Lower Decks episode 2 brings us a new version of the zoo this time around – and some other things we take a look at in our spoiler review.
There was a double feature at the beginning of season four. The second episode is titled “Run away, even if I have no bones” – at least if you follow the German subtitles again. In Paramount’s overview there is instead a more direct translation: “There are no bones, but you still have to escape.” Well, you can choose the right title again, apparently…
Is it artificial intelligence or not?
In the beginning, the suspense continues from the first episode. There, an unknown attacker shot down a Klingon ship. The Klingons are portrayed quite accurately (powerfully but honorably).
In a way, this also applies to the Romulans in the beginning, who are also planning on their ship. As is usual with Lower Decks, it’s a bit over the top again, but it fits the context better than the previous episode.
These Romulans are also in awe. Is it the same ship or another ship? Will there be some sort of common thread in this season? we will see. I’m afraid Badgeys Revenge has been teased at the end of Season 3, but unfortunately I’m not in the mood for that at all…
In the space zoo
This episode also scores points with some Easter eggs. Mariner, Ransom, and a newbie go to the zoo. This is of course a reference to TAS, for example, but also to The Cage. Crew members of the Enterprise ended up in a space zoo there as well.
The people here are a little wiser and now know that the people don’t belong there, which is why Cerritos has to pick them up too. The premise is immediately reversed, because this time the away team becomes the chasers.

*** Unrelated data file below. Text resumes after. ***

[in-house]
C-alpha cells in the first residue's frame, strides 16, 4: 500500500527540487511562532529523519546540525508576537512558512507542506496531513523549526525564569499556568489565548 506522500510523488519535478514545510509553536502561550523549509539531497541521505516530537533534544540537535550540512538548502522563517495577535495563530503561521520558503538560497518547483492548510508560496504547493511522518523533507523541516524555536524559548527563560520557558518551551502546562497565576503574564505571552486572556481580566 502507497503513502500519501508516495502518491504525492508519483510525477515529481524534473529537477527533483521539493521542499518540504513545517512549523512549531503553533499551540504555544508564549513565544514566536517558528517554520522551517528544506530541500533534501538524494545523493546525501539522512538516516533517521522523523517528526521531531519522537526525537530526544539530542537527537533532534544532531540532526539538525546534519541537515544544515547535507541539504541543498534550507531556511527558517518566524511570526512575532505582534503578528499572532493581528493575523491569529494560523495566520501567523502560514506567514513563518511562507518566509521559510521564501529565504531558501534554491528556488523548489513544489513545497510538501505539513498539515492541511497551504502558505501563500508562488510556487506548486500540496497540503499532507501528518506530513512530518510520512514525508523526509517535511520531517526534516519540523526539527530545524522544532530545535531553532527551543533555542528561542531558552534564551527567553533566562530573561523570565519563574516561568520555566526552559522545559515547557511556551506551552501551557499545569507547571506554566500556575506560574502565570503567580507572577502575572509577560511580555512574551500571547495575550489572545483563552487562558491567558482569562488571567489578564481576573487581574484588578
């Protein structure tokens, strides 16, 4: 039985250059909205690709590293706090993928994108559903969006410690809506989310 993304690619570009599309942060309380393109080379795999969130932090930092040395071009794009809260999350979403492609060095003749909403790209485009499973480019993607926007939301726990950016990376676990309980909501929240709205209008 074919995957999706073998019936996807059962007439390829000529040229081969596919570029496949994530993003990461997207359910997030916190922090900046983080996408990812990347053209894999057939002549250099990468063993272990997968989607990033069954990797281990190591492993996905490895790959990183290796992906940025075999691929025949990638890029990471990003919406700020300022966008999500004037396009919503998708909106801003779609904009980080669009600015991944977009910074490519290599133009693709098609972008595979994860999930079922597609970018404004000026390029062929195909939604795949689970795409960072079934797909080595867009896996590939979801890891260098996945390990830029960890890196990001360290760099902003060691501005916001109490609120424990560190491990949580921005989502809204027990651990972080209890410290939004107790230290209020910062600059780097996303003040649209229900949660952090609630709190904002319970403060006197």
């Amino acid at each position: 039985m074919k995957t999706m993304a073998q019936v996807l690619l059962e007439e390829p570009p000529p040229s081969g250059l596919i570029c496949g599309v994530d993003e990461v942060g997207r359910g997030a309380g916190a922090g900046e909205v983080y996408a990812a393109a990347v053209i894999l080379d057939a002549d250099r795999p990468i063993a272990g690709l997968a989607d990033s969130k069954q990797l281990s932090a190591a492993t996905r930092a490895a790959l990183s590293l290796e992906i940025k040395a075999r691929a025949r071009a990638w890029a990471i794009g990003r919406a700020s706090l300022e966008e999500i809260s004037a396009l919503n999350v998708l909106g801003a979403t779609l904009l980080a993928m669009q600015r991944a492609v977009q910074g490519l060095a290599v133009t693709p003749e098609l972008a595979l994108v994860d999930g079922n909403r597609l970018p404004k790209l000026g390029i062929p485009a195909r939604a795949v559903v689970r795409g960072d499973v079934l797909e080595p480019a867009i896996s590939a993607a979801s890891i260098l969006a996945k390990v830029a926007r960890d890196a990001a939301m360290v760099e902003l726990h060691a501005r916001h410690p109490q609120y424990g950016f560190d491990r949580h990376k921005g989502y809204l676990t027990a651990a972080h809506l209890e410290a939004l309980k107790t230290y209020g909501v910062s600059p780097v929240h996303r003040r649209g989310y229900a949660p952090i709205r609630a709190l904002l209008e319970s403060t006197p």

Before that, Mariner can consider her promotion again. Because Ransom and Shax are talking about it, which I noticed. Funnily enough, this scene is a reference to TNG, as Diana and Beverly are also training there in weird-looking suits.
As is usual in Lower Decks, Mariner gets everything wrong and wants to sabotage the mission and get demoted back to it. Ransom just wants to awaken the best in her. Over the course of the episode, the two talk to each other, which works very well considering their past. The typical red-shirted banner is rather annoying, but it’s good that he’s at least alive.
So you can see that you can still incorporate character moments into humorous scenes, but this has always (mostly) worked well with Lower Decks anyway.
In the zoo itself, of course, there are many Easter eggs in the form of creatures seen in previous episodes. There are quite a few here too, so you can spot the usual basement references.
However, the main monster is the cute Moopsy, who soon turns out to be a dangerous consuming monster. This may not be new either, but at least it’s fun to watch the characters escape.
The fact that the station doesn’t break down that easily and you literally have to “clean Ransom’s face” is probably a very good thing, but that can be overlooked in the context of the episode. The magic of the basements works here too (or precisely because of) these exaggerations.
By the way, the two imprisoned people turned out to be real criminals in the end – and thus definitely deserved their punishment.
Luxury neighborhood search
Of course there is a subplot on Cerritos. Because Boimler’s squad, which has just been promoted to lieutenant, is looking for places.
Here too, it was very difficult for me that he ended up in an area where he was almost blind. Eventually, this was taken into account again by Rutherford, who activated the filter. But I’ve asked myself before, why it wasn’t just done, and Boimler in particular should have known.
Of course, this leads to some funny scenes when Boimler takes up residence near the holodeck and notices a lot of stuff there. Or resort to Jefferies tubes. He takes his collection with him, which is fairly typical of Baumler.
On the other hand, there was no need to compete for Rutherford, because even Billups should know by now that he had enough potential. So it seems like Livik is just an unnecessary disruptor who only exists because of the script. At least there’s a nice personal scene between Tendi and Rutherford at the end (will there be more to come?) and a promotion for Rutherford.
Here too, we were able to develop new dialects, which, as mentioned earlier, were much needed.
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